Discussions of assessment were everywhere. McInerney reported that he was encouraged to see people had begun paying close attention to the language of learning outcomes, in particular “how different audiences read and interpret such statements, and the importance of helping students develop a persuasive narrative of their educational experience.” He noted that people seemed to be giving up on the term “competencies” and favoring the higher expectations that go with “proficiencies.” Norman Jones (Utah State Univ.) pointed out that this shift required that student learning needed to go well beyond skills: “As we turn our conversations to ‘proficiencies,’ we need to make certain that knowledge and content are not neglected as critical factors.”
McInerney encouraged historians to become more involved with the AAC&U. He felt that historians would find that their particular disciplinary discussions—about learning, curricula, and student diversity—“all resonate strongly” with the ideas presented at this meeting, and suggested that historians could advocate more effectively for the discipline by taking their case to the influential AAC&U audience. McInerney concluded that it would be useful for faculty from all fields (especially history) to offer this audience reports on “the nature of discipline-based proficiencies, course exercises that thoughtfully develop these skills, and the academic abilities historians bring to (and expect from) general education courses.”
For his part, Neem was unsure whether more historians should become involved in the AAC&U. “The primary calling of the historian is history. At the same time, the history discipline depends deeply on the future direction taken by American universities. It is important that historians be constructive participants in this conversation. . . . The more historians can do to ensure that the university remains friendly and supportive of the liberal arts, the stronger both the history discipline and the university will be.”
Julia Brookins is the AHA’s special projects coordinator.
Meeting Highlights for Historians
Historian Edward Ayers (Univ. of Richmond) gave a talk titled “The Future of Scholarship,” in which he discussed the need to recognize scholarship in all its forms; he also discussed the AHA’s new committee on the professional evaluation of digital scholarship by historians.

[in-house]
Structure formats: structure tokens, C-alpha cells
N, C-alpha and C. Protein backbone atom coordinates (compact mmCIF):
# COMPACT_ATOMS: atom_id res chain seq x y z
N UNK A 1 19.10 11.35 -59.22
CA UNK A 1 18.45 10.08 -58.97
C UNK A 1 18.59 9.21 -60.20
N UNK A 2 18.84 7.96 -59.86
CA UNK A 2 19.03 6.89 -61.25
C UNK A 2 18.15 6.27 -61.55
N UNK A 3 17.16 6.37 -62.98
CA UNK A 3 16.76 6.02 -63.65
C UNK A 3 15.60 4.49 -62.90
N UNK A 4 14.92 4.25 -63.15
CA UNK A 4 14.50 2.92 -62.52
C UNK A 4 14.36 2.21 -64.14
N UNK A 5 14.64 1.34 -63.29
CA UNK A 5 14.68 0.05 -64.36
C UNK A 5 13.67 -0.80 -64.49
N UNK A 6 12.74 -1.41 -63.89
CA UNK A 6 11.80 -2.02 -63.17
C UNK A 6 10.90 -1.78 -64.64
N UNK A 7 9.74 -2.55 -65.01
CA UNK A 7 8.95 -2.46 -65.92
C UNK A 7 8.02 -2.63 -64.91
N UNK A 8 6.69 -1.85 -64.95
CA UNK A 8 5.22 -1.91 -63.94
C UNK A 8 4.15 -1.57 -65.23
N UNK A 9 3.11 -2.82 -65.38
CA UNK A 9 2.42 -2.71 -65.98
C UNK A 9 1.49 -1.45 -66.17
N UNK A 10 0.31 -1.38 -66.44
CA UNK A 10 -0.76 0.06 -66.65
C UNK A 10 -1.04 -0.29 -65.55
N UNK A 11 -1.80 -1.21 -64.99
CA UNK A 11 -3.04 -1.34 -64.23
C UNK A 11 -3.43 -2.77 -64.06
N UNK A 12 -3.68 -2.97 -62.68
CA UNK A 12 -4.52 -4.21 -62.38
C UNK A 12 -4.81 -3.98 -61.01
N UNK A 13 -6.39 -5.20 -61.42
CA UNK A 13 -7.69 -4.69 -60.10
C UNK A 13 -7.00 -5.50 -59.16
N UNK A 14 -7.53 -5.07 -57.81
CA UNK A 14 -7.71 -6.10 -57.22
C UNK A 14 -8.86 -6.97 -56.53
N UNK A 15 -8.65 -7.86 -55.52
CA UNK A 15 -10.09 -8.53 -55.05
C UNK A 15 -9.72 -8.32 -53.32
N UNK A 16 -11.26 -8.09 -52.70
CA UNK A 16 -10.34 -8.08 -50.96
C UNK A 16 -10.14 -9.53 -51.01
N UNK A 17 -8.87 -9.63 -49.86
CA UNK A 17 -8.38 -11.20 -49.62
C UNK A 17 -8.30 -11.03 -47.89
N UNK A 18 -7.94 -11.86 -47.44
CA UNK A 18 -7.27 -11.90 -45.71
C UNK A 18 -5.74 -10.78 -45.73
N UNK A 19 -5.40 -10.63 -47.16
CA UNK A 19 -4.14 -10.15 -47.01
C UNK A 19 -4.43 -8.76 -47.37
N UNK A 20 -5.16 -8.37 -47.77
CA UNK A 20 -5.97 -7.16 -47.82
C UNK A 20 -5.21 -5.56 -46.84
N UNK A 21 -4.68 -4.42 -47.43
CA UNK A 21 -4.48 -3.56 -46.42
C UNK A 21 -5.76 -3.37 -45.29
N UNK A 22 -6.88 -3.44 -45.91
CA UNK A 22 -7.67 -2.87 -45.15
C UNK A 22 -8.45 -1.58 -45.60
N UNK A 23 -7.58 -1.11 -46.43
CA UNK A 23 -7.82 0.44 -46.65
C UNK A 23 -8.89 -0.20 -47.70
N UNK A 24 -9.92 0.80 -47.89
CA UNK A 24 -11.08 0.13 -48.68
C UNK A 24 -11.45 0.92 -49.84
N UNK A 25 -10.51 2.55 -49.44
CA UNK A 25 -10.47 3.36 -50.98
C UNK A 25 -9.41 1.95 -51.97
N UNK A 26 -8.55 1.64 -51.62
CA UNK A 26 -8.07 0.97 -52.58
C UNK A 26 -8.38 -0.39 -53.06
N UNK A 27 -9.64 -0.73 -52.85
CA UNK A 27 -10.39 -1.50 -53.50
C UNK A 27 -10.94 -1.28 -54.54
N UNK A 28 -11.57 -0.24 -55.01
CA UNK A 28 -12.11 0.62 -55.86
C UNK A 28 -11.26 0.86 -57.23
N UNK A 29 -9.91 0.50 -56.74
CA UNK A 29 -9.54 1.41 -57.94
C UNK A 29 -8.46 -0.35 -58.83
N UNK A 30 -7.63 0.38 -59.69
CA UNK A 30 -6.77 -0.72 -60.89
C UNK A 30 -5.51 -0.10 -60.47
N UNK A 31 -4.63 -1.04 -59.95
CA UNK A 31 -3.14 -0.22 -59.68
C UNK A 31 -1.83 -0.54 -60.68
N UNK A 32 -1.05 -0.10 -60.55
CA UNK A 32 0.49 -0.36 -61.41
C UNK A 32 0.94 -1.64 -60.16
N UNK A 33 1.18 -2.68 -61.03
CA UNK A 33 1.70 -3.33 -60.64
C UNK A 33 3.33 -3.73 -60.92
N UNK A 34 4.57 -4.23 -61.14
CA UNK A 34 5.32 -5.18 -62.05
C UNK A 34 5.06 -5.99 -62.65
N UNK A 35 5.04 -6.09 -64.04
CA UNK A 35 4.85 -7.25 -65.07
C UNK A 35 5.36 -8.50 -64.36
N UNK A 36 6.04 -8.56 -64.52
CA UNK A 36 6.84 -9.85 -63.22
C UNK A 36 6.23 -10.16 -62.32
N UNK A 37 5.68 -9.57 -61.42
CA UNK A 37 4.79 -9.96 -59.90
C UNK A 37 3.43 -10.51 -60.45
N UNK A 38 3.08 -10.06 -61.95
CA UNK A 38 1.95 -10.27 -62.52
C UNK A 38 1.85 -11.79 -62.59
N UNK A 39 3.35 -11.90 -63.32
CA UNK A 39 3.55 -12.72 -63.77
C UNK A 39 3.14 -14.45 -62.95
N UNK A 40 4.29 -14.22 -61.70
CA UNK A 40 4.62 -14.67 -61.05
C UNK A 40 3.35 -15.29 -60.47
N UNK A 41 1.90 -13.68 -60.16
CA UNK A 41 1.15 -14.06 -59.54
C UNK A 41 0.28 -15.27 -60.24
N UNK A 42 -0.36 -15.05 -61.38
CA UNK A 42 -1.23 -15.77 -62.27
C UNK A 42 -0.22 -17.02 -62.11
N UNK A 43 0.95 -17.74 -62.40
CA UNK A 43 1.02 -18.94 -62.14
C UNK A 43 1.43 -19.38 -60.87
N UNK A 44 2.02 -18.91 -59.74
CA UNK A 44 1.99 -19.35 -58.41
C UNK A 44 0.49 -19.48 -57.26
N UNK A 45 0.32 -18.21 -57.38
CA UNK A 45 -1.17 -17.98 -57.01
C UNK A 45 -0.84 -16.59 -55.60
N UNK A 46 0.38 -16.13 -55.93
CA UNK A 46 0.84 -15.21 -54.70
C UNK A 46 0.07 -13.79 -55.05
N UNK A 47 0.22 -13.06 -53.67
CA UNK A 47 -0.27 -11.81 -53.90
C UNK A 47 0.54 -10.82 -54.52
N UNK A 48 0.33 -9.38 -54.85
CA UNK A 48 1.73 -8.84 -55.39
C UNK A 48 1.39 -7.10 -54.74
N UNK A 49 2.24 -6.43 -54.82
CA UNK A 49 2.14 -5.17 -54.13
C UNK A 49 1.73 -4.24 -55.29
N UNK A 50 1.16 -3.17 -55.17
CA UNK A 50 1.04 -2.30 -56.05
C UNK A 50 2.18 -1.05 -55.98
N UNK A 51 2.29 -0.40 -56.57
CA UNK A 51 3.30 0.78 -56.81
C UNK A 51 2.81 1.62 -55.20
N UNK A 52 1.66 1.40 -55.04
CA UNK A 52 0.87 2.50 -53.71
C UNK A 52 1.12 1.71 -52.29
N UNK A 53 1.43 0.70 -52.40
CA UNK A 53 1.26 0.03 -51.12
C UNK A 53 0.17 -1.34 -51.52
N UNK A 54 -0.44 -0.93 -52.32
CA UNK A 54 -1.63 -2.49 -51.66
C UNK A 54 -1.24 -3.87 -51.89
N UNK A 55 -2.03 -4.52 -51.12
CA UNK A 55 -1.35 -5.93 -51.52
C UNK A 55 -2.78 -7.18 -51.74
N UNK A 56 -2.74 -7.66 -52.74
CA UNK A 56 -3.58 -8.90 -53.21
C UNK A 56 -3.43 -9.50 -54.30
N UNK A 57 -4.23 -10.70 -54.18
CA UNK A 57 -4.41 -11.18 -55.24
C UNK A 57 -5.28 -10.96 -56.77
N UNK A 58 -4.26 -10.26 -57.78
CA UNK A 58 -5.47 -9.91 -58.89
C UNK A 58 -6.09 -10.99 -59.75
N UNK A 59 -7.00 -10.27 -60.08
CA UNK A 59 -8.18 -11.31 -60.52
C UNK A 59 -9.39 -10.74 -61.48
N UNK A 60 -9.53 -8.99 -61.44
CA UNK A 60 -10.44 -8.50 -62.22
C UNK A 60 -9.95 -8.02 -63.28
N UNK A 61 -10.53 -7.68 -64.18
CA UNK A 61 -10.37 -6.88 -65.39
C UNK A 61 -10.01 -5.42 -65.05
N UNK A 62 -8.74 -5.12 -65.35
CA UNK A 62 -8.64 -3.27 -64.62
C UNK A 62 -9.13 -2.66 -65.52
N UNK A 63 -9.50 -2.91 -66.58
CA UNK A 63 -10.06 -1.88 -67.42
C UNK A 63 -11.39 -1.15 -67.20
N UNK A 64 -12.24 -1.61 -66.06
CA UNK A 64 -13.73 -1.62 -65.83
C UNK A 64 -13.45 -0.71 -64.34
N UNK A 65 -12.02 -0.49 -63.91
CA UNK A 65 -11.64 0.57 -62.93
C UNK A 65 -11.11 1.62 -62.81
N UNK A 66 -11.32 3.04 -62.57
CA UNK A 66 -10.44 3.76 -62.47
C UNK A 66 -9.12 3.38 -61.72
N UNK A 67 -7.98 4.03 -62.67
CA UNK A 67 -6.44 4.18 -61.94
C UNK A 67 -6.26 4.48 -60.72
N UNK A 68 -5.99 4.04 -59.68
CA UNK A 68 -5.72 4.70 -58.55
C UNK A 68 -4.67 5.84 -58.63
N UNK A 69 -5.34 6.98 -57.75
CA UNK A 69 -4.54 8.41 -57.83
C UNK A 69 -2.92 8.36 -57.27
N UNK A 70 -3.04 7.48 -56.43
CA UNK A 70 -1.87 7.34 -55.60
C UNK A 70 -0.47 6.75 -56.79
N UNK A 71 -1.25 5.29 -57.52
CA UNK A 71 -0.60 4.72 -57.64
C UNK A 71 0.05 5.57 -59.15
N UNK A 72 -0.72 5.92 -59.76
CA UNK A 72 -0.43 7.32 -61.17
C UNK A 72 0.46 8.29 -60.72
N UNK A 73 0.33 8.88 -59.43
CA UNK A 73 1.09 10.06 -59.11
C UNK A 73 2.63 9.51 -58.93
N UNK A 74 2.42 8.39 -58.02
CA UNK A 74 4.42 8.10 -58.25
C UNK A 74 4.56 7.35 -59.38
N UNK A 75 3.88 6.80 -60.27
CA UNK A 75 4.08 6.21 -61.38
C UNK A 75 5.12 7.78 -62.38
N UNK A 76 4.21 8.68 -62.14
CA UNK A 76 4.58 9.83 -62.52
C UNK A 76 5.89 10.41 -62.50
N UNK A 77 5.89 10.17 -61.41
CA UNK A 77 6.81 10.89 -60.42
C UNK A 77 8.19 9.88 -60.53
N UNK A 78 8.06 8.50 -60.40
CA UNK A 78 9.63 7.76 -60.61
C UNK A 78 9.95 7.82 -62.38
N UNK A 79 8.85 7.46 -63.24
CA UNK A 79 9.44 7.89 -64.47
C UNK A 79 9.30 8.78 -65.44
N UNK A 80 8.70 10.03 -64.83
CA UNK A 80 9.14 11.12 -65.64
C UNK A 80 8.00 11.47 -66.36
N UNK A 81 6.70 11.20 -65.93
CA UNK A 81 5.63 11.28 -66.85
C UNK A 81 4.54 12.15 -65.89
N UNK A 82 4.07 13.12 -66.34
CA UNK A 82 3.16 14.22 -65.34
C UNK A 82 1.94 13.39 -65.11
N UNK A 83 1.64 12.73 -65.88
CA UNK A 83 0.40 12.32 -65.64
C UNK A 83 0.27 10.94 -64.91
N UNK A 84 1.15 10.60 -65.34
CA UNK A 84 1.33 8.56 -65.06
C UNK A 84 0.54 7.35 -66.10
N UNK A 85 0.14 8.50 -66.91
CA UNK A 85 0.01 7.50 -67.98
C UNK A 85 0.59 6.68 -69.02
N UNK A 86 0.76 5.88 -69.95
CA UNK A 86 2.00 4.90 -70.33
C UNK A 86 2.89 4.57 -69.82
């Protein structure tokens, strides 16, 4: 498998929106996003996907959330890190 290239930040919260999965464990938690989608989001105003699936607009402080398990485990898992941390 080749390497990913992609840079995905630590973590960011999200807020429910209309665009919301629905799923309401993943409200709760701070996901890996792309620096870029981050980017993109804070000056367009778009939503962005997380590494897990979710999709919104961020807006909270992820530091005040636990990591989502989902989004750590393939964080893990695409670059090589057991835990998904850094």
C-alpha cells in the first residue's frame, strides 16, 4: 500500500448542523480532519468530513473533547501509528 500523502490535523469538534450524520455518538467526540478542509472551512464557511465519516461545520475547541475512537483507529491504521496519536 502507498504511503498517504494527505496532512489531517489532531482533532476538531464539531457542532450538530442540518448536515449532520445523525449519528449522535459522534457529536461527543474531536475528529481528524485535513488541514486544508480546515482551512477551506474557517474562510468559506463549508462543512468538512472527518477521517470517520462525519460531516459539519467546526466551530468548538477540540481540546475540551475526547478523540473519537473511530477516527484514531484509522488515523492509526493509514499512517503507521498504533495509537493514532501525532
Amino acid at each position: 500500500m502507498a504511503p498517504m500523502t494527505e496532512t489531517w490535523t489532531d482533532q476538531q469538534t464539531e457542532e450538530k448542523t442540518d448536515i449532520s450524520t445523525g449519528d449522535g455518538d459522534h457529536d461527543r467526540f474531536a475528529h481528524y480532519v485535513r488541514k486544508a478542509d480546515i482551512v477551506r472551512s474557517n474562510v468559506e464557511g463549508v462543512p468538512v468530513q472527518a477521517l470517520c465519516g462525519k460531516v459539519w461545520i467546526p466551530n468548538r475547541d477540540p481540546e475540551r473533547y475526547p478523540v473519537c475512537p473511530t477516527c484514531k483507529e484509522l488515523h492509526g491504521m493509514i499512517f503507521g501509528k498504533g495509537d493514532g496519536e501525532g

The AAC&U released its report “How Liberal Arts and Sciences Majors Fare in Employment: A Report on Earnings and Long-Term Career Paths,” showing that liberal arts majors do well in the labor market over the long term (see bit.ly/1fnIlu7).
College presidents and foundation leaders could attend a session on the Obama administration’s proposed college rating system. Speakers were to include David Bergeron (Center for American Progress), Jamienne Studley (U.S. Department of Education), Edward Ray (Oregon State Univ,), and Kenneth Ruscio (Washington and Lee Univ.).
A panel discussed the revised Degree Qualifications Profile (DQP), the AAC&U’s project for faculty and administrators to map learning outcomes across their undergraduate programs. The DQP will be familiar to AHA members who are connected to the Tuning project. Tuning poses a central question: “When students complete a program of study in a discipline, what should they know, understand, and be able to do?” The DQP replaces one phrase in that question with another: “When students complete a post-secondary degree, what should they know, understand, and be able to do?”
Commentator E. J. Dionne gave an address at the opening plenary in which he focused on the broad public service provided by higher education and shared a long view of the “public” identity and commitment found throughout the American experience over several centuries.
Reacting to the Past, a project involving elaborately structured games for classroom use, sponsored a well-attended reception that introduced attendees from a variety of disciplines to this history-based pedagogy.